This kind of hypersensitivity does little good and plenty of harm.

We can agree that people like Trump use the “PC” charge to rile up their followers. That’s evidently true. I’m more skeptical that it nudges people of good will off the ranch. After all, the core of Trump’s use of PC isn’t to attack PC per se, but as an amplifier and defence of being racist, sexist, etc. Trump, in particular, is very naked about his repugnant behaviour. It’s hard to see how people who are predisposed to find Trumps e.g., racism horrific are going to be turned back by mild requests not to use mental illness terms.

Notice as well that there’s nothing specific about mental illness terms in this litany…it immediately segues into a general PC complaint and a mishmashy one at that. (For example, if micro aggression theory is correct then there are real harms associated with those “dumb but innocent questions”. If micro aggression theory is wrong, then those complaints are misguided. But notice that Drum isn’t questioning anything here. There’s a just a presumption.)

Now, I did a super brief look at some research (via a simple Google Scholar search) and there’s at least prima facie evidence that use of terms like “crazy” as derogatory terms contribute to stigmatisation of mental illness which leads to lack of treatment or support. So, what claims was Drum fulminating against?

What I do know is that we ought to stop casually throwing around terms like “crazy” in this campaign and our daily lives….When that language is commonplace, it becomes that much harder for those experiencing mental illness to openly seek treatment that works. It discriminates, in subtle and overt ways, and extends its reach into schools, workplaces and the health-care system, where we still don’t provide routine mental health exams. When we use that word the way we have, we perpetuate the dangerous, “separate and unequal” treatment of these illnesses, and continue to pretend that the brain isn’t part of the body.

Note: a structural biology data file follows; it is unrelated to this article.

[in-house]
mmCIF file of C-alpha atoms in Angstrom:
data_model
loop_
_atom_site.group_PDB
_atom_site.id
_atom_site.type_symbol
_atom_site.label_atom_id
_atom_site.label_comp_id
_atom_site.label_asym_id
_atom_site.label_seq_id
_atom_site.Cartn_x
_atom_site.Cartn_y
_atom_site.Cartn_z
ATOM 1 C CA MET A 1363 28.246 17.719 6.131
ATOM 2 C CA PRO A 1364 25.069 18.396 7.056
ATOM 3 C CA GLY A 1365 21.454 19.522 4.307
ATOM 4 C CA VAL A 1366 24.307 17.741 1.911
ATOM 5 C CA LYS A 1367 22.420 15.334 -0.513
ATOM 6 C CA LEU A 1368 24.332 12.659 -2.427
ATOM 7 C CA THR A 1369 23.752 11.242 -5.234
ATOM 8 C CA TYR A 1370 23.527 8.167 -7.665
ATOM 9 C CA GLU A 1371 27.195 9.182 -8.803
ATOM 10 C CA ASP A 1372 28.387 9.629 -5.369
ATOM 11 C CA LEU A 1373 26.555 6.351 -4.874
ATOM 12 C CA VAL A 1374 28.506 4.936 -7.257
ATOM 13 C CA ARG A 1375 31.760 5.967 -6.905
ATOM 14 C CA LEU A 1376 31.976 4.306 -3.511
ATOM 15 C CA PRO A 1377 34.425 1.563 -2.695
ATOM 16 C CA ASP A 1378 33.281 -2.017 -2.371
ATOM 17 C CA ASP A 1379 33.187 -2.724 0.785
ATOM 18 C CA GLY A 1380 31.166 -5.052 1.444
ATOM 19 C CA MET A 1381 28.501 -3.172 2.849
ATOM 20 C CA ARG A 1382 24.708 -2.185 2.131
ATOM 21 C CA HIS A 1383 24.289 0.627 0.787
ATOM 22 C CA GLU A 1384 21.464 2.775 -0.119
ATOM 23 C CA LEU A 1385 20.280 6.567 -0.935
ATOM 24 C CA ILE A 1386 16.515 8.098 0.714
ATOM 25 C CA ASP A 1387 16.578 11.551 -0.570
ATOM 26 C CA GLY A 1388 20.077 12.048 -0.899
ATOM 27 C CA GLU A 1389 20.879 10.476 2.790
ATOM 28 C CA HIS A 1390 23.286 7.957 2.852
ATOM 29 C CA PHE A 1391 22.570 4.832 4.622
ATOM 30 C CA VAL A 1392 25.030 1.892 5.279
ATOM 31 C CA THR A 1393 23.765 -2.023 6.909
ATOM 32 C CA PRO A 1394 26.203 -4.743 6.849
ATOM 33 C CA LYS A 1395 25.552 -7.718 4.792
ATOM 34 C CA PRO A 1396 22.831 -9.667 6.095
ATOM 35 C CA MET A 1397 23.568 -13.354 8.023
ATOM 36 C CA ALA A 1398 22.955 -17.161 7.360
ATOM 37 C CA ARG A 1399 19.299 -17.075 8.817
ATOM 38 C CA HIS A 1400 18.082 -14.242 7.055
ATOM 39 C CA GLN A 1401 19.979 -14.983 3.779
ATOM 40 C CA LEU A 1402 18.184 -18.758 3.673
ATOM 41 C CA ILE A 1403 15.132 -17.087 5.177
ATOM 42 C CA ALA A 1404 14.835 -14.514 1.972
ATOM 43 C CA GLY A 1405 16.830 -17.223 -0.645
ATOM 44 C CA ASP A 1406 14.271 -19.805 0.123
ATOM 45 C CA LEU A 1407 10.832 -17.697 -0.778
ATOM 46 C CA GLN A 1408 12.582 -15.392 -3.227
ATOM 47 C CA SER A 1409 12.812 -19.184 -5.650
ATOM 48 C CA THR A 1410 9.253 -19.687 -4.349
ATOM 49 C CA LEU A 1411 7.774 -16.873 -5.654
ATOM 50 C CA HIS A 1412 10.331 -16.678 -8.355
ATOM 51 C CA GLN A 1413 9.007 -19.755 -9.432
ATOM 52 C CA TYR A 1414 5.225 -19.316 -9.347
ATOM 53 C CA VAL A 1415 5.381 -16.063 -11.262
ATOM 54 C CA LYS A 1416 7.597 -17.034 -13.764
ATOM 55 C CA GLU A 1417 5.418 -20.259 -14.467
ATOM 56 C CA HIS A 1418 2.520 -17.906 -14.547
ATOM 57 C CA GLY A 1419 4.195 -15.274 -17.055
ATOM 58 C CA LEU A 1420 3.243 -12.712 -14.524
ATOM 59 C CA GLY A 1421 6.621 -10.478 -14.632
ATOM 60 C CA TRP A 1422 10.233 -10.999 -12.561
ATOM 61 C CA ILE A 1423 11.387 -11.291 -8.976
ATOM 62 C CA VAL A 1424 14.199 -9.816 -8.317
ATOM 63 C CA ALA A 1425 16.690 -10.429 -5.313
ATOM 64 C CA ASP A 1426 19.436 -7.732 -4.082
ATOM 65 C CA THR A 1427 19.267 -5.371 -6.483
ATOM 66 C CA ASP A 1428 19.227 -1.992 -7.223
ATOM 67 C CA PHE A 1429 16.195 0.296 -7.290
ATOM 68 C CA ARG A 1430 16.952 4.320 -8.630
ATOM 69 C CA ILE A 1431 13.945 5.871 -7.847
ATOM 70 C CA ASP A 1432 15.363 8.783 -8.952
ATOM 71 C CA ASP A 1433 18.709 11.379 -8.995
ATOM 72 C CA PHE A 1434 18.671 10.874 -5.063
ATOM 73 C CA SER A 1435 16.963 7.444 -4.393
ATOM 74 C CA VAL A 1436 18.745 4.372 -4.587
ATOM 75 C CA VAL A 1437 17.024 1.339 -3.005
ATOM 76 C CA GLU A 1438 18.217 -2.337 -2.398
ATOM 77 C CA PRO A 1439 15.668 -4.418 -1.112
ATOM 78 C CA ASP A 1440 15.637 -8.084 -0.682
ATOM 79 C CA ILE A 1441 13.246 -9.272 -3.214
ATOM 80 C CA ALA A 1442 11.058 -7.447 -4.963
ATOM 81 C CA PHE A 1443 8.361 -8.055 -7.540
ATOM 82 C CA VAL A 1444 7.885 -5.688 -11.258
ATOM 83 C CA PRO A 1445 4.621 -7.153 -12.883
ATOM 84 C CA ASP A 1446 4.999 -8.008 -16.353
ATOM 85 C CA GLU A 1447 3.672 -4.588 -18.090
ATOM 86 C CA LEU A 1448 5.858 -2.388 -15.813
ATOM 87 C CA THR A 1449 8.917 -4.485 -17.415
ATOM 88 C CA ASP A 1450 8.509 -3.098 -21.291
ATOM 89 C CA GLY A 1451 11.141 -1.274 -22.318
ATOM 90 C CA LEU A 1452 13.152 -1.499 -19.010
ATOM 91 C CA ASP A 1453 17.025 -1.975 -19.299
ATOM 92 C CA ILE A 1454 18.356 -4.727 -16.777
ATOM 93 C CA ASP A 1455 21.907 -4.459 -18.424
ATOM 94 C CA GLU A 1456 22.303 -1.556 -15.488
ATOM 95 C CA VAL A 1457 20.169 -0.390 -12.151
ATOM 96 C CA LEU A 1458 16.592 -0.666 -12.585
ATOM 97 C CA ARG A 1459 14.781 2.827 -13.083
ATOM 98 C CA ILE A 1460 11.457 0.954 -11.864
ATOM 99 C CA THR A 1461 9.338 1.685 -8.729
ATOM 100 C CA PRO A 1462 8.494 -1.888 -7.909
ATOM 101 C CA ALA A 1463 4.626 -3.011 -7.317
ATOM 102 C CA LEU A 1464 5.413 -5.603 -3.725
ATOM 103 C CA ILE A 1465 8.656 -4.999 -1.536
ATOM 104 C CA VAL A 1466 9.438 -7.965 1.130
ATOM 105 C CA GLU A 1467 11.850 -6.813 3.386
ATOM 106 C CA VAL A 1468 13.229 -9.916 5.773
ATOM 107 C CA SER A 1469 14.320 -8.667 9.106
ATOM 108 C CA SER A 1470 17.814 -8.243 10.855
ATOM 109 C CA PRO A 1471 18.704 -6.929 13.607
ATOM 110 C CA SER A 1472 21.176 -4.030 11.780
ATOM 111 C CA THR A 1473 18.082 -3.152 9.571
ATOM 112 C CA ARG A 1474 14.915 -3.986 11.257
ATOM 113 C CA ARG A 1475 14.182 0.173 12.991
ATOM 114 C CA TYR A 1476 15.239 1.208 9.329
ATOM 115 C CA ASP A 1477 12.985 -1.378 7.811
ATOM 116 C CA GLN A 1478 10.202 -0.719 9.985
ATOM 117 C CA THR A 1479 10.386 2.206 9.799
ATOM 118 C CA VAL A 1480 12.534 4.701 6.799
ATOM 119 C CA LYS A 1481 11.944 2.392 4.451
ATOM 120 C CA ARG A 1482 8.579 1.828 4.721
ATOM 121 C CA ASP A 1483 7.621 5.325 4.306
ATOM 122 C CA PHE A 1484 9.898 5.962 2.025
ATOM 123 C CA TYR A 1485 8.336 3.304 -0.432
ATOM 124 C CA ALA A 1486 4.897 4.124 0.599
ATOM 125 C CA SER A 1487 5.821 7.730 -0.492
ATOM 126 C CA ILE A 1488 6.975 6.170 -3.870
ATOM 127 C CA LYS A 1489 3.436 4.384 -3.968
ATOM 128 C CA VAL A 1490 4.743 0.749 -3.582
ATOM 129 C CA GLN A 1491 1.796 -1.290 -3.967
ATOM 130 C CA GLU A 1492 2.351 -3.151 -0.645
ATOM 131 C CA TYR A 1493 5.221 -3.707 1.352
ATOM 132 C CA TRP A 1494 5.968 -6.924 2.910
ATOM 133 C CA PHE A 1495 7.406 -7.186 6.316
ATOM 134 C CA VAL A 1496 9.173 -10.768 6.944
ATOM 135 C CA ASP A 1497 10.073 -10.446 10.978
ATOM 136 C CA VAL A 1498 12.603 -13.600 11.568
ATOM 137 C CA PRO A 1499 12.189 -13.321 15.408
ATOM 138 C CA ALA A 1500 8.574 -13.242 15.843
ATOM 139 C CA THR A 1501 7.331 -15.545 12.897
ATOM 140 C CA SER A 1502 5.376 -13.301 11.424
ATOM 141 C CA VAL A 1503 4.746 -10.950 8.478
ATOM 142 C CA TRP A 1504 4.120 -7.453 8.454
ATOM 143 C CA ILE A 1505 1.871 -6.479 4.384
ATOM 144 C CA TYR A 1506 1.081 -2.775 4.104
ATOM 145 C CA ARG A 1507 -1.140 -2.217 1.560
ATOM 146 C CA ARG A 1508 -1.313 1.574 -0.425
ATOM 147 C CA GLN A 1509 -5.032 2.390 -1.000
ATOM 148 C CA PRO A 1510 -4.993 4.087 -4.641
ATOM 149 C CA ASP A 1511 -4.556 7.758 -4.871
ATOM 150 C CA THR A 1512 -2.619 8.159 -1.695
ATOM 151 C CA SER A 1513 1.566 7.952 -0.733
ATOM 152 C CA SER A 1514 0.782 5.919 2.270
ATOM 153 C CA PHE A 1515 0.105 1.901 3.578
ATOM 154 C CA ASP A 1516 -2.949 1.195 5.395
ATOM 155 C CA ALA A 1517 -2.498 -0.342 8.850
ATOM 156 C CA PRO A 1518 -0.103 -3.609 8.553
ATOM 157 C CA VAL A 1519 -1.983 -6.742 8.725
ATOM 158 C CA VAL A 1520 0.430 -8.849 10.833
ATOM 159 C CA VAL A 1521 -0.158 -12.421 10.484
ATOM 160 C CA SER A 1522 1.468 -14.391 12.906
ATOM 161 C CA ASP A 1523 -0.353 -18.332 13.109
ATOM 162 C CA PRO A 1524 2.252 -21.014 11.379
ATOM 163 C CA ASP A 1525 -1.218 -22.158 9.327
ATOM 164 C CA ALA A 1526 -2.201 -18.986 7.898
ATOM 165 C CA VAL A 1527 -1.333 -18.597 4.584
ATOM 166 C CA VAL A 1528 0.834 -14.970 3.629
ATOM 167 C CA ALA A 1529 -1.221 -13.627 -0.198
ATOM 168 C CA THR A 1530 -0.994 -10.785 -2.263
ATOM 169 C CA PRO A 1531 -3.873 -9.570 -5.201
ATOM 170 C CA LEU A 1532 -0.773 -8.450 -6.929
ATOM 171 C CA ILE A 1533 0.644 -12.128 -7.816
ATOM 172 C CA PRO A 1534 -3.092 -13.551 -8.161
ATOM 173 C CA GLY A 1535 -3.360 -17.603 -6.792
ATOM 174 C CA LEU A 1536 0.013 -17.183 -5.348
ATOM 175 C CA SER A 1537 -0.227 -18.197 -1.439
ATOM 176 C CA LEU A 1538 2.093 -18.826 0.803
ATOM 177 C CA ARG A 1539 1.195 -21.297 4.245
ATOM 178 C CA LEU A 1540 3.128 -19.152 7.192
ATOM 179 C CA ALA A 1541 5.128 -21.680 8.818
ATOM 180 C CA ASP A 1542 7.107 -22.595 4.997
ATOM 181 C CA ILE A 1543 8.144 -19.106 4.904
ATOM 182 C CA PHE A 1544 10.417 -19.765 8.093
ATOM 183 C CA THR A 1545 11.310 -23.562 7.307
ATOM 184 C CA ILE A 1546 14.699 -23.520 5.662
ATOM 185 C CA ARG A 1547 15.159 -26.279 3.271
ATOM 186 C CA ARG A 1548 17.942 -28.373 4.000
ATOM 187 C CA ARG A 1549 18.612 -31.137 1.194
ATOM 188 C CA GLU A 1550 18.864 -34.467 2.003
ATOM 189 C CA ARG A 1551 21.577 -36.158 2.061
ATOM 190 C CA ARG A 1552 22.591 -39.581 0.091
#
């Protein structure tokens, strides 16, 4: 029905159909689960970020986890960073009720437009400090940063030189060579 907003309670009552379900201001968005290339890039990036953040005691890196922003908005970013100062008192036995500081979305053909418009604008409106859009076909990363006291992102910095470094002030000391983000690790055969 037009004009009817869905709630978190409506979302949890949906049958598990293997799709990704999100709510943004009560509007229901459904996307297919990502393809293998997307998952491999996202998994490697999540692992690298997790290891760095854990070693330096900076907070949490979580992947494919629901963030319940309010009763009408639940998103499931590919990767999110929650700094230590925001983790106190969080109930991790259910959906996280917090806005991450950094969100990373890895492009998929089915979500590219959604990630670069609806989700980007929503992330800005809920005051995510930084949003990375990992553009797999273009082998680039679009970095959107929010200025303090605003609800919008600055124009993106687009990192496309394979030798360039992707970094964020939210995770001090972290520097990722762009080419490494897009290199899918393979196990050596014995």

This is a pretty modest claim (by Rep. Patrick Kennedy) that seems congruent with the literature. But, let’s note that Drum cherry picked the quote. Right before it we have:

Is Donald Trump experiencing a mental illness? That’s the question making the rounds these days. The answer is: I don’t know. And neither do the commentators, tweeters and psychiatrists — both licensed and armchair — who’ve diagnosed him from afar as “crazy,” a “psychopath,” not “sane,” having “narcissistic personality disorder” and a “screw loose.”

So while Kennedy uses “crazy” as a synecdoche for the general derogatory misuse of mental illness talk in the campaign, it’s clear that he’s not primarily talking about minor positive uses “crazy weather!” “That’s just crazy awesome.” It’s not unreasonable to wonder where the tipping point is in cost-benefit for language campaigns (though people just assuming that the cost is always out of wack with the benefits are often those who don’t stand to benefit), but the mental illness talk we’re seeing in the campaign is extreme and worth opposing.